Critical Response to David Guterson's Snow Falling on Cedars

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Critical Response to David Guterson's Snow Falling on Cedars

David Guterson's novel Snow Falling on Cedars undoubtedly holds high acclaim in its reputable attempt to show the prejudice between the Americans and Japanese after World War II and more importantly the prejudice that is unavoidably apart of human nature. The author of the criticism recognizes and brings to light the things done by Guterson throughout the novel. He refers to the animosity between people brought about by differences, the unwillingness to accept change, and also states that things end in a moral and justified manner.
The author refers to “old passions, prejudices, and grudges” surfacing throughout the novel taking place off the Washington coast. In referring to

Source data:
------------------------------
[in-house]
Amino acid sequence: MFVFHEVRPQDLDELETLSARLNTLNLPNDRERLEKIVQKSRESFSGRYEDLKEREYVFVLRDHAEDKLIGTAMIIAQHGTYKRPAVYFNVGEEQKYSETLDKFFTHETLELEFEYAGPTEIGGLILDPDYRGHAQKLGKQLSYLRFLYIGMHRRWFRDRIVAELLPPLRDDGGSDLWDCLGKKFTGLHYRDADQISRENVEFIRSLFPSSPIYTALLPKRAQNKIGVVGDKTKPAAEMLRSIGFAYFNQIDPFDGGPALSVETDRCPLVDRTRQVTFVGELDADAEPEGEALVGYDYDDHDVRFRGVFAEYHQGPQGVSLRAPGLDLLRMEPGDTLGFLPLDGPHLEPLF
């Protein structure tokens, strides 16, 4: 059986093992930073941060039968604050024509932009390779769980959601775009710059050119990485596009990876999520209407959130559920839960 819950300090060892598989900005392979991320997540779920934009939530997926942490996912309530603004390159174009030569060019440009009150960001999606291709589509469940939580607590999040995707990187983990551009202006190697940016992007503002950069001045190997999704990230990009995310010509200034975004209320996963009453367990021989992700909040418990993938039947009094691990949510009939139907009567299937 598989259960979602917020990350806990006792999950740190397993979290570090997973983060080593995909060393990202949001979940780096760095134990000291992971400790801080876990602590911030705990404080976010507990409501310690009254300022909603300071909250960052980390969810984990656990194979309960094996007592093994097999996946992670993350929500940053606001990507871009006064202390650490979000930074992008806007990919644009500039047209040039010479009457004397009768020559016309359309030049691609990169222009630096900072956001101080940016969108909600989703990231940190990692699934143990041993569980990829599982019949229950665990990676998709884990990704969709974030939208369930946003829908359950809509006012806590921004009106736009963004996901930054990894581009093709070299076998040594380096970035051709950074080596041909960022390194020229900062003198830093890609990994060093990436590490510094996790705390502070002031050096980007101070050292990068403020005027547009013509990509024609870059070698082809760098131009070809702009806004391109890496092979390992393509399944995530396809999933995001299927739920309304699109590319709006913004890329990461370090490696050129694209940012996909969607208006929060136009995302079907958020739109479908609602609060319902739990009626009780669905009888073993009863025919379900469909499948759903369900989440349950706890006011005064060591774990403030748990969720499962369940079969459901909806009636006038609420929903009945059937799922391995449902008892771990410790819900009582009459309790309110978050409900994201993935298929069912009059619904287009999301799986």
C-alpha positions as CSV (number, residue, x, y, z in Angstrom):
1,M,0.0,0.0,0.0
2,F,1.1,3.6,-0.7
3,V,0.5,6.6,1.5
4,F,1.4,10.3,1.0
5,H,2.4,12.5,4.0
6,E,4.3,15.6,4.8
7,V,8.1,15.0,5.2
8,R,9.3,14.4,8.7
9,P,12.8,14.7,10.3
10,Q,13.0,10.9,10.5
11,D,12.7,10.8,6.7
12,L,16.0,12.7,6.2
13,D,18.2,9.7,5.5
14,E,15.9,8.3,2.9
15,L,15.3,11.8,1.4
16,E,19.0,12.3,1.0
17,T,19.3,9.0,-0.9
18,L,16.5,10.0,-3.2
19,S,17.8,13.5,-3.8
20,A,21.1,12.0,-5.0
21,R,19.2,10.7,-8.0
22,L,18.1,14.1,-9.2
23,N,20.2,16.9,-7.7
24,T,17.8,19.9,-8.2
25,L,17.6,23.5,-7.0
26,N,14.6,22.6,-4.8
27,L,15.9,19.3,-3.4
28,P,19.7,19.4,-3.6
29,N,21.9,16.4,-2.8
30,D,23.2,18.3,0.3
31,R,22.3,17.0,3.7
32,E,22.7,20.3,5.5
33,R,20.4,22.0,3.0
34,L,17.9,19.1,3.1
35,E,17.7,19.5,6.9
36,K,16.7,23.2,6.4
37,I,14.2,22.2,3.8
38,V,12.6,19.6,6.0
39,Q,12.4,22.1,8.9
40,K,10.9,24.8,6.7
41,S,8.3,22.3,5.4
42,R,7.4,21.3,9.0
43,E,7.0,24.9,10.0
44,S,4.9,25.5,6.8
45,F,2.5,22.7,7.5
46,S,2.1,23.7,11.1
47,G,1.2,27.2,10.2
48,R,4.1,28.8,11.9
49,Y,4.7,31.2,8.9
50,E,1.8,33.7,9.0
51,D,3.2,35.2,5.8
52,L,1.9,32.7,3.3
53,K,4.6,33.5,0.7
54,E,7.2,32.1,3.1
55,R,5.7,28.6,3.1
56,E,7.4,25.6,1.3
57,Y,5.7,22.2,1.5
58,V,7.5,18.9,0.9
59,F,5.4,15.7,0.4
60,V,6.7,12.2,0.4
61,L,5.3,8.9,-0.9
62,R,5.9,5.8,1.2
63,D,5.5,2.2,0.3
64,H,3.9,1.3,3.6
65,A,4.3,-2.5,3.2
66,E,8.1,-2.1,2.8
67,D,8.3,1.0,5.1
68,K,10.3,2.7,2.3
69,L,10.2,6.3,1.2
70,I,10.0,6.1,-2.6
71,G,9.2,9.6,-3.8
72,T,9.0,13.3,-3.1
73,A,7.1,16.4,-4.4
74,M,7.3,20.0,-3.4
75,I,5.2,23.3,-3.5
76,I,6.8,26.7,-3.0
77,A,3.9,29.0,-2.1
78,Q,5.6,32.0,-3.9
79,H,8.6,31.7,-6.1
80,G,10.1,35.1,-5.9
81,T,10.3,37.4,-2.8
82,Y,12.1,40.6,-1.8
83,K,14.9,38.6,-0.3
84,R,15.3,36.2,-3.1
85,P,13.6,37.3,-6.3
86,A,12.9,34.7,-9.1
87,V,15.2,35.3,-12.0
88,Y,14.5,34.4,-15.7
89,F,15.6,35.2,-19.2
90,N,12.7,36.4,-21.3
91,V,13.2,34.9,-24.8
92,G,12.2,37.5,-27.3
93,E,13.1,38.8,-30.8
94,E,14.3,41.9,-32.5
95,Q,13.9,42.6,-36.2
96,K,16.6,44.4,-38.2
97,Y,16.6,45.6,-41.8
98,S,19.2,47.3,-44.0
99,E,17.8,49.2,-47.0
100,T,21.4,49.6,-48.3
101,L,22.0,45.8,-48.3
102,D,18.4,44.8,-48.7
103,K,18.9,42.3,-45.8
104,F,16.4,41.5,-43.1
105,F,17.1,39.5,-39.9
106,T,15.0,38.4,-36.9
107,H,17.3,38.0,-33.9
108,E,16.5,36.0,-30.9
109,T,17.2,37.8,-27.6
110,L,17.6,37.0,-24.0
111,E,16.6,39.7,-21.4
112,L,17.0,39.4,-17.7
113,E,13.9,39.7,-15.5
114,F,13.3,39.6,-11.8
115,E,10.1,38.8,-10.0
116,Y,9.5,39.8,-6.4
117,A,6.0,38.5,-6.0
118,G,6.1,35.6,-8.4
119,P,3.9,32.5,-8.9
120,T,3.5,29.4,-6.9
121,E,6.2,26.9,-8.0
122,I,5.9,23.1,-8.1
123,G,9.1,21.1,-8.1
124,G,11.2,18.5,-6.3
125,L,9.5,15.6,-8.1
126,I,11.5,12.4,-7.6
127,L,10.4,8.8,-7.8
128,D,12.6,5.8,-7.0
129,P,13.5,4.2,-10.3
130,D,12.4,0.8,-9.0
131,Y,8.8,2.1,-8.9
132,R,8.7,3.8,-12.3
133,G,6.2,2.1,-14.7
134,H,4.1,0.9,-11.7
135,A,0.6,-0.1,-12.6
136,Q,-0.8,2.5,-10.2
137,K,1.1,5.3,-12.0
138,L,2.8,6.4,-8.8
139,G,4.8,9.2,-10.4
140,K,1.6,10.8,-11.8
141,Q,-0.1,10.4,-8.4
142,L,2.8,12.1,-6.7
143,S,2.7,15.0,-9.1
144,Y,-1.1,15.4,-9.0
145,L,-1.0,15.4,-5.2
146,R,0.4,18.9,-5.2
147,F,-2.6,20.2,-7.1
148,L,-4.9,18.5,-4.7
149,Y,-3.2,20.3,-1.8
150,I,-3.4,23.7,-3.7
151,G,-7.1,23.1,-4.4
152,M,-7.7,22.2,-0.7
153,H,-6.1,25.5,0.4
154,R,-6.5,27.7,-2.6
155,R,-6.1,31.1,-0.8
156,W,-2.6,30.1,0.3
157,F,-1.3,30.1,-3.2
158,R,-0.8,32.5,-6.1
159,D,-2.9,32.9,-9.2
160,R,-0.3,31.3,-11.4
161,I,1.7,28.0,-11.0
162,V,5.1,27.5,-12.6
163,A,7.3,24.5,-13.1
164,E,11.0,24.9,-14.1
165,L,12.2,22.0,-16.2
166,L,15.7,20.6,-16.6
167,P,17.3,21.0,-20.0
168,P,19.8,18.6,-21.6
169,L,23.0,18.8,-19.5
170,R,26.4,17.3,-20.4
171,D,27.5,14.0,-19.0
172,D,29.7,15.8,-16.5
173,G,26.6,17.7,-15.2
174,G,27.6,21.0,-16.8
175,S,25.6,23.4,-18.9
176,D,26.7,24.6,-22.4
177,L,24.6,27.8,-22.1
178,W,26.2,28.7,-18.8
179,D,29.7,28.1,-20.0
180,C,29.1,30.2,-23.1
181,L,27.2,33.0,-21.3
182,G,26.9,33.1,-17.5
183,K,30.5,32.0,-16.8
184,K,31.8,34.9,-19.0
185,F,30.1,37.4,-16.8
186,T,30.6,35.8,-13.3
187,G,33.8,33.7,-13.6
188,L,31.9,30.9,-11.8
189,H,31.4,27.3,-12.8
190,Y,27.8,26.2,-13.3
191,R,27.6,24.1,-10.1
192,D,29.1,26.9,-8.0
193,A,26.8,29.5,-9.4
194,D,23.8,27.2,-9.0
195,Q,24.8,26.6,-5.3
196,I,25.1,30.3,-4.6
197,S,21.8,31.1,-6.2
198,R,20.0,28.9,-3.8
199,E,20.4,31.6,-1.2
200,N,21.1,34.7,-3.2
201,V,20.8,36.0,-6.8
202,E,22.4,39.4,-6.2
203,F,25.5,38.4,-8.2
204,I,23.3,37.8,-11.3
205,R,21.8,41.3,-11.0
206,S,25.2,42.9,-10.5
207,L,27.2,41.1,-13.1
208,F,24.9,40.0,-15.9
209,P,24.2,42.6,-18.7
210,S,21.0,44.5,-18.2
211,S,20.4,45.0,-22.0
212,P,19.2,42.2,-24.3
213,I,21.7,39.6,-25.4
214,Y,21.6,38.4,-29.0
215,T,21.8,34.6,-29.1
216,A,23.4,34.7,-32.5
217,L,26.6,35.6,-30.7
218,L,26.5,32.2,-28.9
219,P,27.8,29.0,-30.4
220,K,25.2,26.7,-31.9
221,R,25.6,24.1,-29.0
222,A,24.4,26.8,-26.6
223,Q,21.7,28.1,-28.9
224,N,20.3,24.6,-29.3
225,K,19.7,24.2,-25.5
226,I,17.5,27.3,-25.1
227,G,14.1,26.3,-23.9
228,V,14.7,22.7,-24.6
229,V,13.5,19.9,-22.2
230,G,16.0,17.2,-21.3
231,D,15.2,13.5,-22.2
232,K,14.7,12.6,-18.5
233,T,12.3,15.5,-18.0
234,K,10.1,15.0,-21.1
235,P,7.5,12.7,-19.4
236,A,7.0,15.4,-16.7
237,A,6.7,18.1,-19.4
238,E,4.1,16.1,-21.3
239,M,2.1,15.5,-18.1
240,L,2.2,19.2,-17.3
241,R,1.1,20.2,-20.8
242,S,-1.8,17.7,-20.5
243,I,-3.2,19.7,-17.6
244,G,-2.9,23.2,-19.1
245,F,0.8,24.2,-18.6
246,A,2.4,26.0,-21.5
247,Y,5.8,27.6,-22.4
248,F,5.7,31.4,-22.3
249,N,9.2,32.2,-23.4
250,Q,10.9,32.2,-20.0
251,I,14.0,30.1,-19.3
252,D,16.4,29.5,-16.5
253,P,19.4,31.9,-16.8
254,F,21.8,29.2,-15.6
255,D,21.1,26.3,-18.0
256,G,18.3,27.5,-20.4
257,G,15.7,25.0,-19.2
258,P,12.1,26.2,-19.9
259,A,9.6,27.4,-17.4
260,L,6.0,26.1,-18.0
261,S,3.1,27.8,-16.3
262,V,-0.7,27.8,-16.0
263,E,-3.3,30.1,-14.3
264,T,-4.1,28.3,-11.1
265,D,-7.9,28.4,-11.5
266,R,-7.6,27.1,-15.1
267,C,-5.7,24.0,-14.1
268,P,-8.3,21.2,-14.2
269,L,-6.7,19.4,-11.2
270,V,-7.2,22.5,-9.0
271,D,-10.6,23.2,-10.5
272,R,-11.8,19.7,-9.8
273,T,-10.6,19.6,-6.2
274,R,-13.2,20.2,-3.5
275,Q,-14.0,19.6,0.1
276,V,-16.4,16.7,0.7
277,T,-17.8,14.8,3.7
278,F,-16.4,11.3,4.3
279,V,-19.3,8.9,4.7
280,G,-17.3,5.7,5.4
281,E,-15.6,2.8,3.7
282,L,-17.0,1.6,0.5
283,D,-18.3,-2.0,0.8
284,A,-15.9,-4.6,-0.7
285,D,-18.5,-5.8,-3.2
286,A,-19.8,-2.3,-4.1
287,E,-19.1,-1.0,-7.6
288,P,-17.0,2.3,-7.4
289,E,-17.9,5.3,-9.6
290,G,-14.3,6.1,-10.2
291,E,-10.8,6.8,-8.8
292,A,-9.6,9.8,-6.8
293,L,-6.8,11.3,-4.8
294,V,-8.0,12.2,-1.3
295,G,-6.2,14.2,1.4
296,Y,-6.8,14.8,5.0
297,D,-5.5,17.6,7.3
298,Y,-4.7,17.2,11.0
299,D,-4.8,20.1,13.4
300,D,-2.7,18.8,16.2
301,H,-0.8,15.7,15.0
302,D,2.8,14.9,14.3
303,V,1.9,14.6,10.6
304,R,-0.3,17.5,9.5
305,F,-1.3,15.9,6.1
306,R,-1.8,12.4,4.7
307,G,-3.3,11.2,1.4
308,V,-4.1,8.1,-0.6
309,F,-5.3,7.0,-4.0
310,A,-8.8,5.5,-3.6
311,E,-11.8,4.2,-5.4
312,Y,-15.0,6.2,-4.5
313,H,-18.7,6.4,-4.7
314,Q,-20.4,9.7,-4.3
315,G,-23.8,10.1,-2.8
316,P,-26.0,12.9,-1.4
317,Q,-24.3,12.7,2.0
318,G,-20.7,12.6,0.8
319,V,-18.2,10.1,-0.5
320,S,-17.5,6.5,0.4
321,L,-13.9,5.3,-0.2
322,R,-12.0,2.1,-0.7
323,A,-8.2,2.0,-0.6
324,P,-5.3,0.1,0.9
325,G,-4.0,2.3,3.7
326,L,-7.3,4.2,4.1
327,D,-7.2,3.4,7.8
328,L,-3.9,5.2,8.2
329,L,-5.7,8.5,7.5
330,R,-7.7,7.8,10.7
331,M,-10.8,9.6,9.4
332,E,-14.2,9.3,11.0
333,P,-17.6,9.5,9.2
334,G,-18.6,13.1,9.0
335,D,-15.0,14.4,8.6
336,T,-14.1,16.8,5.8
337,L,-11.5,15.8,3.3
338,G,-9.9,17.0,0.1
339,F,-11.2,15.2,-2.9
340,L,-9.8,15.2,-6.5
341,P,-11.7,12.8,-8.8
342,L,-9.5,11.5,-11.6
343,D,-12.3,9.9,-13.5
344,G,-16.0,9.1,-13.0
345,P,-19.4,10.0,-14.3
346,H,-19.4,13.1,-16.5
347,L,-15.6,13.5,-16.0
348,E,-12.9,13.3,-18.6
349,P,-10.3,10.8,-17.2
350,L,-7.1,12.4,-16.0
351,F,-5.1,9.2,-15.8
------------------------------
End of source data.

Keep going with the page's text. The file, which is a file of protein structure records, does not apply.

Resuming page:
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He has not succumbed to the immoral prejudice toward Kabuo because of his origins that the rest of the community so prevalently upholds. The courthouse as described thought imagery in the novel is seen as protection from the actual storm taking place outside, but in actually goes much deeper to represent protection from the storm that is brewing within the interracial community of San Piedro. The resentment between the cultures has been sheltered and nurtured for so long, but the courthouse can only protect it for so long before it gives way to the storm. The courthouse represents the ideal society where equality exists but is being withered and worn by the storm called prejudice. In reference to the relationship between Hatsue and Ishmael the author states “Kabuo’s wife is the undying passion of Ishmael Chambers…he can’t shake his obsession for Hatsue any more than he can ignore the ghost pains in his nonexistent arm.” Aside from the main conflict of prejudice, the conflict between Ishmael and Hatsue’s illegitimate relationship is one of the most passion driven arguments in the book. Ishmael becomes so stuck on the fact that Hatsue is the only person he will ever love; he loses sight with reality sometimes and remembers the day he was cut out of Hatsues life just as vividly as the moment his arm was amputated. The magnitude of his emotion towards her becomes ironic and shows his instability. When he becomes
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